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Arabian steeds prance through the real-life dream of a corn-flake king

November 20, 1986|MARY BARBER | Times Staff Writer

Just off the San Bernardino Freeway, nestled between the hills and housing tracts of the East San Gabriel Valley, W. K. Kellogg's childhood dream still comes true on the first Sunday of each month.

People come from miles around to see performances by the beautiful Arabian horses of the Kellogg ranch, as riders and trainers show off the animals' intelligence and versatility.

Old W. K. would be proud, say students and faculty who replaced Kellogg's staff after his vast ranch became Cal Poly Pomona in the 1950s. They are carrying out his wish to continue breeding and showing his stable of Arabians long after he deeded his land to California for a college.

The 61st year of monthly Sunday afternoon horse shows began in September. They were initiated by Kellogg soon after he started building his ranch in 1925 and have been carried on by students since his ranch became a college.

Norman Dunn, director of equine operations and professor of animal science at Cal Poly Pomona, estimated that more than 100 students enroll at the school every year because of the horses that were part of Kellogg's legacy.

In his office, surrounded by hundreds of ribbons and trophies, Dunn said the shows are "a way for students to get experience, to find out if they want to work with horses after they graduate or if they want to do it just for pleasure."

When Kellogg was a youngster, long before he became America's corn-flake king, he is said to have had a part-Arabian horse. According to one of the legends that grew up around the immensely rich and determined man, he loved that horse and pledged to some day have his own stable of Arabians.

After building his cereal fortune in Battle Creek, Mich., Kellogg came west in 1925 to start a ranch and to develop a line of Arabians. He chose a site at the foot of the hills that mark the Pomona Valley, at what is now Pomona's western border.

Early pictures indicate that the ranch was popular with movie stars of the time. Clara Bow, Tom Mix, Rudolf Valentino and Douglas Fairbanks Sr. were among the guests. Will Rogers was master of ceremonies at one of the horse shows.

A masterful booster of his products, Kellogg invited the public to Sunday afternoon horse shows, where he gave away sample boxes of cereal.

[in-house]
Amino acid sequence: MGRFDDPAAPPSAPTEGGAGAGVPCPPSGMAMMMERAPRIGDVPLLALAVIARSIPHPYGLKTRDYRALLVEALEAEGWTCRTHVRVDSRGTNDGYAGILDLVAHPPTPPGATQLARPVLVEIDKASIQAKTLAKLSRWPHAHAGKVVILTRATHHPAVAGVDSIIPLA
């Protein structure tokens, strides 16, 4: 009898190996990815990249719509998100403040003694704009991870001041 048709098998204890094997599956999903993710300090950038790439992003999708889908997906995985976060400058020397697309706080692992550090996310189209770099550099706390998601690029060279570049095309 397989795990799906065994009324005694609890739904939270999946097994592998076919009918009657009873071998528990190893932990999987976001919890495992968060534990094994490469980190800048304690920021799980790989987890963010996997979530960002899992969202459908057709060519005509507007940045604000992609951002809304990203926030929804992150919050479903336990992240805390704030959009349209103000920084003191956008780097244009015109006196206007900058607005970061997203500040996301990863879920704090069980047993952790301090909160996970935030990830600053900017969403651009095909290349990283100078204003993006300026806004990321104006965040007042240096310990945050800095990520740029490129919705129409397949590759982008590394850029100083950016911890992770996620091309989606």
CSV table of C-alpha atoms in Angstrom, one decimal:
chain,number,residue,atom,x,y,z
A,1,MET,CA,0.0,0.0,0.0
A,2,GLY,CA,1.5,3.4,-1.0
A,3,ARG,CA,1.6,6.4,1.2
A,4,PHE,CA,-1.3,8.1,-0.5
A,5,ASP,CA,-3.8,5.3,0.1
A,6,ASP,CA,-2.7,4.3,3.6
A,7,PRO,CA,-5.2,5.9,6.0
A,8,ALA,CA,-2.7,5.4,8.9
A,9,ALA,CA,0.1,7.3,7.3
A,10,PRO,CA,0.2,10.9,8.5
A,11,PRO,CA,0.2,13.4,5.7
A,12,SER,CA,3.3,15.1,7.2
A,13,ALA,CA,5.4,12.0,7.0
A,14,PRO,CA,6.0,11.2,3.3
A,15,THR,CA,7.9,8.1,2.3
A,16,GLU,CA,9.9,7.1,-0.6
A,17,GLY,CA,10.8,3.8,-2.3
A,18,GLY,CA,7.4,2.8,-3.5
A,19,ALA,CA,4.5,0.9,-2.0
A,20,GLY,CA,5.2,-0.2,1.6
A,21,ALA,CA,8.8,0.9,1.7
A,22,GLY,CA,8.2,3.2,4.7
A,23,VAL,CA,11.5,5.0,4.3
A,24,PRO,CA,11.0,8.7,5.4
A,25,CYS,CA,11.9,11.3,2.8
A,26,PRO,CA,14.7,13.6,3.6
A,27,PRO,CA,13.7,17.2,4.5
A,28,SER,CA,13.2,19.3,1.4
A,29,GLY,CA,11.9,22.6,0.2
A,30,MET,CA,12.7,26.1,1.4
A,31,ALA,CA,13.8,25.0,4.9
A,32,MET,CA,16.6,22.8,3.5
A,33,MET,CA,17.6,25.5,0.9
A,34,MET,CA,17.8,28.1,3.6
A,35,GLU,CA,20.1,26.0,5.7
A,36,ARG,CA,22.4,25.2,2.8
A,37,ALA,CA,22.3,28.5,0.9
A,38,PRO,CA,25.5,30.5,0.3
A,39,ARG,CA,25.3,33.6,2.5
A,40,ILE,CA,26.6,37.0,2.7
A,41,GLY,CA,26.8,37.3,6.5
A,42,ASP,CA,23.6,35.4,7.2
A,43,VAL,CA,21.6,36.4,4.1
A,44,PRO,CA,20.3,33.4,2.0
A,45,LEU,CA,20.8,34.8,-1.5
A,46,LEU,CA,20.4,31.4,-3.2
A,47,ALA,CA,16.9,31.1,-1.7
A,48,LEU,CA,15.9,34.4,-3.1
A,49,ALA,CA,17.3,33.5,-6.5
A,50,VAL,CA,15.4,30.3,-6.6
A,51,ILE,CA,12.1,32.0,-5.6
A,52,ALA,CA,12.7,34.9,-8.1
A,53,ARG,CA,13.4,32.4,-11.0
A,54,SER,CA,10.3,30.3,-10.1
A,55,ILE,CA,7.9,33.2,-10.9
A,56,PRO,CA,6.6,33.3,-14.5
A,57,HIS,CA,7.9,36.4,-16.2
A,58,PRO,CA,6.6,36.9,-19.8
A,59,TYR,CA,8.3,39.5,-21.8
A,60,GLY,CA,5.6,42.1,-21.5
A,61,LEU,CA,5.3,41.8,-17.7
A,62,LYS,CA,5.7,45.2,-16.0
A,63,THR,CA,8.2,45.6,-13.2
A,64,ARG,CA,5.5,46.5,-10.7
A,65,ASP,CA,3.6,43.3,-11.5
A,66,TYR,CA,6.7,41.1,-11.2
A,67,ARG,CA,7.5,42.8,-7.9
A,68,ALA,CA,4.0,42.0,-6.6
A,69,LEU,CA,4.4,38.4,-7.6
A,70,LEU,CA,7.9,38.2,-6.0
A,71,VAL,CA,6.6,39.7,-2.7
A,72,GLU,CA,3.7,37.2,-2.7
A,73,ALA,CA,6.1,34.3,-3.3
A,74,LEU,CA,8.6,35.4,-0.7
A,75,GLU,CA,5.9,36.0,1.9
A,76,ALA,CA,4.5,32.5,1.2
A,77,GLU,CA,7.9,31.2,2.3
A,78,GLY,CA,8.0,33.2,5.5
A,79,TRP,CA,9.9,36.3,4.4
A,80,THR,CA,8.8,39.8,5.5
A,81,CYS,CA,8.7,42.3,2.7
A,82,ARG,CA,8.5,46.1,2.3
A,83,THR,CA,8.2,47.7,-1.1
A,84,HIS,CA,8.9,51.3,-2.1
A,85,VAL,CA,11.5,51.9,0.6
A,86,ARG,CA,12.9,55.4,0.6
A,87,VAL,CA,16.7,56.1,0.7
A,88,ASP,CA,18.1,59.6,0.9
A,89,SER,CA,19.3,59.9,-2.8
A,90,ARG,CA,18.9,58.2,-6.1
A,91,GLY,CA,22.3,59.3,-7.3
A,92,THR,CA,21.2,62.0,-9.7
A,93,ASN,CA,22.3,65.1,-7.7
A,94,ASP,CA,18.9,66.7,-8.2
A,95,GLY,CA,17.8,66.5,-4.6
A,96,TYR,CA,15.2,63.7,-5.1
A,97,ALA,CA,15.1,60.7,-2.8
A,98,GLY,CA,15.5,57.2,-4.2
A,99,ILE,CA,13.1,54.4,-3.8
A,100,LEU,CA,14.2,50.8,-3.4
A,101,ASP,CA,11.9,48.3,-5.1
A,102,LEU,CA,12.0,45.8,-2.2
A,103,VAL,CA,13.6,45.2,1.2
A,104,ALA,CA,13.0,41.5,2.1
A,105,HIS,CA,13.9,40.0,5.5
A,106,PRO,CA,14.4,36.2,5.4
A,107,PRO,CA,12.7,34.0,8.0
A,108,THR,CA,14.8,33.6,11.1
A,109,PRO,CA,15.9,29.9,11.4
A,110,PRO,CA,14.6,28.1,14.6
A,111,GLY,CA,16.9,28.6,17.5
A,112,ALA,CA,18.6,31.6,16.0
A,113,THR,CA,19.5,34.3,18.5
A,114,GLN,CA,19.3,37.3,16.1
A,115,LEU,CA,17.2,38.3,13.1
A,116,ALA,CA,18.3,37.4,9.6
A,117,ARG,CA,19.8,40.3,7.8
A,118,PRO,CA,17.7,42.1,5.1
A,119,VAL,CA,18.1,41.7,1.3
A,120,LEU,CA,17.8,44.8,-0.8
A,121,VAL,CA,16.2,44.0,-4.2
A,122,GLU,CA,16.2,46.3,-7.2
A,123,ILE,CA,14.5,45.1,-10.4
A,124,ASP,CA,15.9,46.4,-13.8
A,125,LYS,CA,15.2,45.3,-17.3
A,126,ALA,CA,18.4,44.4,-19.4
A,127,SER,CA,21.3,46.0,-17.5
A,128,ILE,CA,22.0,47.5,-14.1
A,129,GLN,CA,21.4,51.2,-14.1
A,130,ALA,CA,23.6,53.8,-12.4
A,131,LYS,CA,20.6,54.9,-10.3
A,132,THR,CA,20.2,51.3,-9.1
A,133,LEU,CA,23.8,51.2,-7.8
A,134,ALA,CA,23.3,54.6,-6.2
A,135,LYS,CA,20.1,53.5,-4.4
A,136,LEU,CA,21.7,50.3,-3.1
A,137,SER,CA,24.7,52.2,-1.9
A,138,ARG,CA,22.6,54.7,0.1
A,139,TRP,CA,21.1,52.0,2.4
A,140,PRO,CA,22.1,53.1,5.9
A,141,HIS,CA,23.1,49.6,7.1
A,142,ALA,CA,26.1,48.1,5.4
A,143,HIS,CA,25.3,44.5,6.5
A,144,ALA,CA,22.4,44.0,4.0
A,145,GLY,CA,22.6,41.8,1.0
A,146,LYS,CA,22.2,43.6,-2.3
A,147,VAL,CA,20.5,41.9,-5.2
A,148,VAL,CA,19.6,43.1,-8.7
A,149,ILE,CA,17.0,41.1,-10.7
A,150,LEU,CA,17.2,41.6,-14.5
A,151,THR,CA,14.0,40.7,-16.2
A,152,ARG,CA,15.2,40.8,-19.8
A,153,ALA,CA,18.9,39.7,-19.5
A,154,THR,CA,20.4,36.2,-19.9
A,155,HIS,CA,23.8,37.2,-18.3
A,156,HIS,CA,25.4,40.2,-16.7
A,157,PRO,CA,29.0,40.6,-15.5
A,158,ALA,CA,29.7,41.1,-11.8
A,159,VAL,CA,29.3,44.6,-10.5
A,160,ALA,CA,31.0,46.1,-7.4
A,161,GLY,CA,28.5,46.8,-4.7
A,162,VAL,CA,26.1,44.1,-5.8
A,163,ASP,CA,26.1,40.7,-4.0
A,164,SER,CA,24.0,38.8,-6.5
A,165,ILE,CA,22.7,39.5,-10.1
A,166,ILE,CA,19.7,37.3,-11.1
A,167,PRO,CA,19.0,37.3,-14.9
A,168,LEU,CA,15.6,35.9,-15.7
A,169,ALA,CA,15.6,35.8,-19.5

By the time Kellogg died in 1951 at the age of 91, he had given his entire ranch away. After turning it over first to the University of California and then to the Army and changing his mind both times, he settled on Cal Poly Pomona, with the condition that his fine Arabians would continue to be bred and shown. According to one legend, some family members were angry that they were not the heirs.

Now everyone who pays a $1.50 admission fee is an heir of sorts to the Kellogg legacy. That's what it costs to see the descendants of Kellogg's Arabians in what has to be a horse lover's bargain.

At 2 p.m. on the first Sunday of every month from September to June, hundreds flock to the arena in the Arabian Horse Center, where they watch students and horses in a variety of performances.

The 800-seat grandstand at a recent show was almost filled with an audience that ranged from infants to the elderly. Prof. Dunn was the announcer, students and horses were the performers.

A horse pulling an antique carriage, driven by Allison Elwell, did tricky maneuvering. A liberty horse--meaning it is rein-free--stood on its hind legs, knelt, walked backwards and otherwise displayed fine intelligence and what Dunn called "good manners." Appropriately attired riders on English and Western saddles, and others wearing authentic Arabian costumes, led horses through a variety of gaits and maneuvers.

Children squealed and cheered the popular "egg ride," a contest in which several riders balance eggs in teaspoons. They applauded a trick horse that put a doll in a cradle and rocked it and put a coin in a cash register. Martha Dilworth rode the jumper Red Rum, and Jill Przelenski led a trail horse through intricate maneuvers.

The sudden appearance of a frisky 2 1/2-week-old foal and its mother, Spring Charm, stole the show.

It wasn't enough, though. When the show was over, almost all the audience prowled through the stables for hours, treating both the students and horses as if they were stars like those who visited the ranch in the 1920s.

Finally, they left the W. K. Kellogg Arabian Horse Center, drove up Kellogg Drive and over Kellogg Hill onto the San Bernardino Freeway.

"That was a day," said a grinning Adolf Burnier of San Gabriel, carrying a sleeping child and accompanied by this wife, Millie. "Best afternoon I've had in a long time."

"We get to most of these," said John Davis of Pomona, who said he had been "a cowboy of sorts long ago." Herding countless grandchildren to his car, he said, "See you next month."

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